Russia: Barack Obama trying to damage relations with Kremlin to make job harder for Donald Trump

President-elect Trump told President Putin 'he is very much looking forward to having a strong and enduring relationship with Russia'

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The Independent US

The Kremlin has accused President Barack Obama's administration of trying to damage relations with Russia to a degree that would make rebuilding them a challenge when Donald Trump becomes president.

Russian President Vladimir Putin's foreign policy adviser, Yuri Ushakov, has alleged the Obama administration is "doing everything it can to drive bilateral ties into such a deadlock" that a new administration would find it difficult to re-establish productive ties "if it wishes to do so". 

Mr Ushakov said Mr Putin's phone call with President-elect Trump revealed a "shared desire to join efforts in the fight against terrorism" that creates a "good basis for future work on the Syrian problem". 

Trump gets public reality check from Barack Obama

Mr Trump's office said in a statement following Monday's call that "President-elect Trump noted to President Putin that he is very much looking forward to having a strong and enduring relationship with Russia and the people of Russia."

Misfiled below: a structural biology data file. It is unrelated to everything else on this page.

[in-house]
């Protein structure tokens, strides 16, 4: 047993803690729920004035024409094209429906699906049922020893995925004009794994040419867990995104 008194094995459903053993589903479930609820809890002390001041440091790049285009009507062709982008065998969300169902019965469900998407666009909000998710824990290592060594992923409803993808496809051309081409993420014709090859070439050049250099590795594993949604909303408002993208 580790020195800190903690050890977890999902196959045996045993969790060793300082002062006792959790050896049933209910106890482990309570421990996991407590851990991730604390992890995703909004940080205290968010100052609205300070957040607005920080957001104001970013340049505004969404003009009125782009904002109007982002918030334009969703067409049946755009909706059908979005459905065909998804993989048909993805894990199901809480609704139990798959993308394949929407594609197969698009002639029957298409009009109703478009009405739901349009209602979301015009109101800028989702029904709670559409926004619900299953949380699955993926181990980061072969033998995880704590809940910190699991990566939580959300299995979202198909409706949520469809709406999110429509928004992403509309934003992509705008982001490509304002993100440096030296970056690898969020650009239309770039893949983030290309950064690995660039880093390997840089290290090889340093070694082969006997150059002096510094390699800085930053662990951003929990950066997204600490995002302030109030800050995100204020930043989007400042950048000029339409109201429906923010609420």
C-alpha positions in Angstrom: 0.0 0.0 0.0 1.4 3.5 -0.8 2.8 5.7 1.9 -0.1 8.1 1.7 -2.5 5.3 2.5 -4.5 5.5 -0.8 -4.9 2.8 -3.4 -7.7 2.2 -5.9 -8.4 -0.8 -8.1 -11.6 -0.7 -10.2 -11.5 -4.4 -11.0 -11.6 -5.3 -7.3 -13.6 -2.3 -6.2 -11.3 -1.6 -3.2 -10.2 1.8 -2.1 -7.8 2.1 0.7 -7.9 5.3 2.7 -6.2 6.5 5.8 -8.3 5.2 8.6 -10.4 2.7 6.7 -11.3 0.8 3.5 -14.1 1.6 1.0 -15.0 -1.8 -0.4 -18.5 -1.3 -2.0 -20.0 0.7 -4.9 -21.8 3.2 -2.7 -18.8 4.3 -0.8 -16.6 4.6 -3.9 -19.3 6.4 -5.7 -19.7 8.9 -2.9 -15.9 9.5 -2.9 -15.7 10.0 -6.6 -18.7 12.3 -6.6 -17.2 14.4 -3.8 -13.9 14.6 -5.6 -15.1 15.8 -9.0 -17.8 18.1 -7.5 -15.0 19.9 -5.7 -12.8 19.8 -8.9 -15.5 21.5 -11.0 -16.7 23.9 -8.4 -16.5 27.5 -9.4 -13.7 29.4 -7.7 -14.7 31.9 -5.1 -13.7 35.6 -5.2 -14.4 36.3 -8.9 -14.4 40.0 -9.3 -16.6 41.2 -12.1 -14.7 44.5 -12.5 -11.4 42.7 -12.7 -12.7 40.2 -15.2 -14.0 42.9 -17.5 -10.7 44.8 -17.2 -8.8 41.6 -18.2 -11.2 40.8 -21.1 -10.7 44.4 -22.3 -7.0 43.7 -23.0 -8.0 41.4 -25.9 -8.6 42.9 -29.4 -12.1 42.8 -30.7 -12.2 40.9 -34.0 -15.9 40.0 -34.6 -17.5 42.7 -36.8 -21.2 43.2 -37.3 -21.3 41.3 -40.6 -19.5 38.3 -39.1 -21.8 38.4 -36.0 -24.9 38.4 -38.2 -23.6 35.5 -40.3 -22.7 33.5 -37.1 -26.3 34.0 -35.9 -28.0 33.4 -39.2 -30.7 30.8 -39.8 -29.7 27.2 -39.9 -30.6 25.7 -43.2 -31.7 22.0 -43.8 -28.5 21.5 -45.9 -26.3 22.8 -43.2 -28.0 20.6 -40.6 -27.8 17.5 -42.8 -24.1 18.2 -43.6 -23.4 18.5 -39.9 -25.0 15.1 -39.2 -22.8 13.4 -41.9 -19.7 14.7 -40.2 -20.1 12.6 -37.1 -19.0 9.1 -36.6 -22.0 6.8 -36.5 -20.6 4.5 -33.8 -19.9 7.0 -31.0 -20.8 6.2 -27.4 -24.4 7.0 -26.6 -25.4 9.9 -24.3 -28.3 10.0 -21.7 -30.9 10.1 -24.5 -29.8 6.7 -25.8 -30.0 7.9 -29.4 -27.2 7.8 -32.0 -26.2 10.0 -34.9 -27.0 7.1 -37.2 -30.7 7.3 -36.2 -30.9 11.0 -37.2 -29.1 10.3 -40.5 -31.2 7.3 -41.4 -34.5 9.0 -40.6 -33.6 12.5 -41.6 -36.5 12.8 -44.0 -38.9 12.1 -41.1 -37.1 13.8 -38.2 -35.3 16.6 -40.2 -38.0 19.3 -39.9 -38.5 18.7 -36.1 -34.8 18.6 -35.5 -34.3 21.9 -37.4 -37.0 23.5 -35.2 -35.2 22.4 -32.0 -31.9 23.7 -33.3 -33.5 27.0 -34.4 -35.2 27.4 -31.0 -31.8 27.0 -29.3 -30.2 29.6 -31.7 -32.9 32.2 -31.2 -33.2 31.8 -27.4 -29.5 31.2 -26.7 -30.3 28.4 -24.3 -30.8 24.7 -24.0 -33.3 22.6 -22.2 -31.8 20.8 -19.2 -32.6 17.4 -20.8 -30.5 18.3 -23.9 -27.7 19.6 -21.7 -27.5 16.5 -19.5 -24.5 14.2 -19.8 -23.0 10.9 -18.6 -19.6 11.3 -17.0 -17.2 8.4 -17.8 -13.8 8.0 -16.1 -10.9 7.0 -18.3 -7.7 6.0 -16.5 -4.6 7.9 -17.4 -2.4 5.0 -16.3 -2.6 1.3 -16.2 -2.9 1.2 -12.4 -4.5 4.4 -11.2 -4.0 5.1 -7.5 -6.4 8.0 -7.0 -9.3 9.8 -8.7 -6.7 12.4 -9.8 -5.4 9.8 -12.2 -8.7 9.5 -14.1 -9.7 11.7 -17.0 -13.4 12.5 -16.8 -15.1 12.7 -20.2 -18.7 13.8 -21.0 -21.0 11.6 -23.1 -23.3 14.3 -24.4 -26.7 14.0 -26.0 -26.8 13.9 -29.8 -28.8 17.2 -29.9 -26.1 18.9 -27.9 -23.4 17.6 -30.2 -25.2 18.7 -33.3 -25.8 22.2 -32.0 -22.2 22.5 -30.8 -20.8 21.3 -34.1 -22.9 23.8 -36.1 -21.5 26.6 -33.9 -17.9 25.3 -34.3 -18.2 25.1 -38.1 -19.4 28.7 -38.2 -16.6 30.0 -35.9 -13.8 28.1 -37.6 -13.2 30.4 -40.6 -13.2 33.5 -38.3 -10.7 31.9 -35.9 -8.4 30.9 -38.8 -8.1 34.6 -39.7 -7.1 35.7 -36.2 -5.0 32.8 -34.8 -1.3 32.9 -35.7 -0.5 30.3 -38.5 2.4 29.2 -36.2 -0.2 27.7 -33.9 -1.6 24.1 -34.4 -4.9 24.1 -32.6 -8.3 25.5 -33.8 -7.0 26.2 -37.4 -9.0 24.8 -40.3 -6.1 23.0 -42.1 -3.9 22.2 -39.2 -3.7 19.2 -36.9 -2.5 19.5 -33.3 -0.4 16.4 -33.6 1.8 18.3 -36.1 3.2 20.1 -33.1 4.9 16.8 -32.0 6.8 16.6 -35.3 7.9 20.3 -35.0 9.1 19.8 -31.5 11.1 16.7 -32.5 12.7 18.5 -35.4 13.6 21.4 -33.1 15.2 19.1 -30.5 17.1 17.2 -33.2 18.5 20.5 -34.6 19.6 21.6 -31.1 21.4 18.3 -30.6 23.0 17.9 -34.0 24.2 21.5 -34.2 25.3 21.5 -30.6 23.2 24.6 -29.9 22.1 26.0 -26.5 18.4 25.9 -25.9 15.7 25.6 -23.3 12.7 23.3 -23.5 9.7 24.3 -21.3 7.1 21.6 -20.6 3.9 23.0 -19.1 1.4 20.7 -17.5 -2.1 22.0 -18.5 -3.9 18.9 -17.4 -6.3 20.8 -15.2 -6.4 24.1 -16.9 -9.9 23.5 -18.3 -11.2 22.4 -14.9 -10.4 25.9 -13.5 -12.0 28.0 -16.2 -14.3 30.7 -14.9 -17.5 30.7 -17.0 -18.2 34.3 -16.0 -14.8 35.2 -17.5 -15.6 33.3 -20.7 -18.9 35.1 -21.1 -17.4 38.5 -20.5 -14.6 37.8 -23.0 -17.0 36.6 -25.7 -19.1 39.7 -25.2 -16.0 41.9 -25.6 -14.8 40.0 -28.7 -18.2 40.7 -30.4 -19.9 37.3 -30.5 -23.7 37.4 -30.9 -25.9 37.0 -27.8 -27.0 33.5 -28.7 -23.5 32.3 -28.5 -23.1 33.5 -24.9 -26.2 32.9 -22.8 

The President-elect previously reasserted his campaign position, saying assisting the Syrian government in fighting Isis should be the US' main objective.

“I’ve had an opposite view of many people regarding Syria. My attitude was you’re fighting Syria, Syria is fighting Isis, and you have to get rid of Isis,” he said in an interview with the Wall Street Journal.

He has also been eager to mend ties with Russia, Syria's long-term ally and military backer in its civil war.

Mr Trump's position represents a major break with the Obama administration in its attitude towards Syria and Russia.

Months of negotiations between Moscow and the Obama administration have failed to cement a long-term ceasefire in Aleppo, which has become the focus of the war between Mr Assad and the rebels seeking to topple him.

So far the US has tacitly supported rebels in Syria both logistically and financially and its position has been that Syrian President Bashar al-Assad must be removed from power and for democratic elections to take place to end the complex civil war, which has raged for six years.

Mr Assad said President-elect Trump will be a "natural ally" of the Syrian regime if he fulfils his pledge to "fight the terrorists".

Speaking for the first time since Mr Trump's election victory, the Syrian president said he was unsure the American billionaire would be able to keep his word and step up the fight against jihadists.

"We cannot tell anything about what he's going to do, but if... he is going to fight the terrorists, of course we are going to be ally, natural ally in that regard with the Russian, with the Iranian, with many other countries," he told Portugal's RTP state television.

On Thursday, Mr Obama he hoped his successor will "stand up" to Russia when it breaches international norms, citing the conflicts in Syria and Ukraine.

Mr Obama said he hoped Mr Trump "is willing to stand up to Russia where they are deviating from our values and international norms".

Additional reporting by AP

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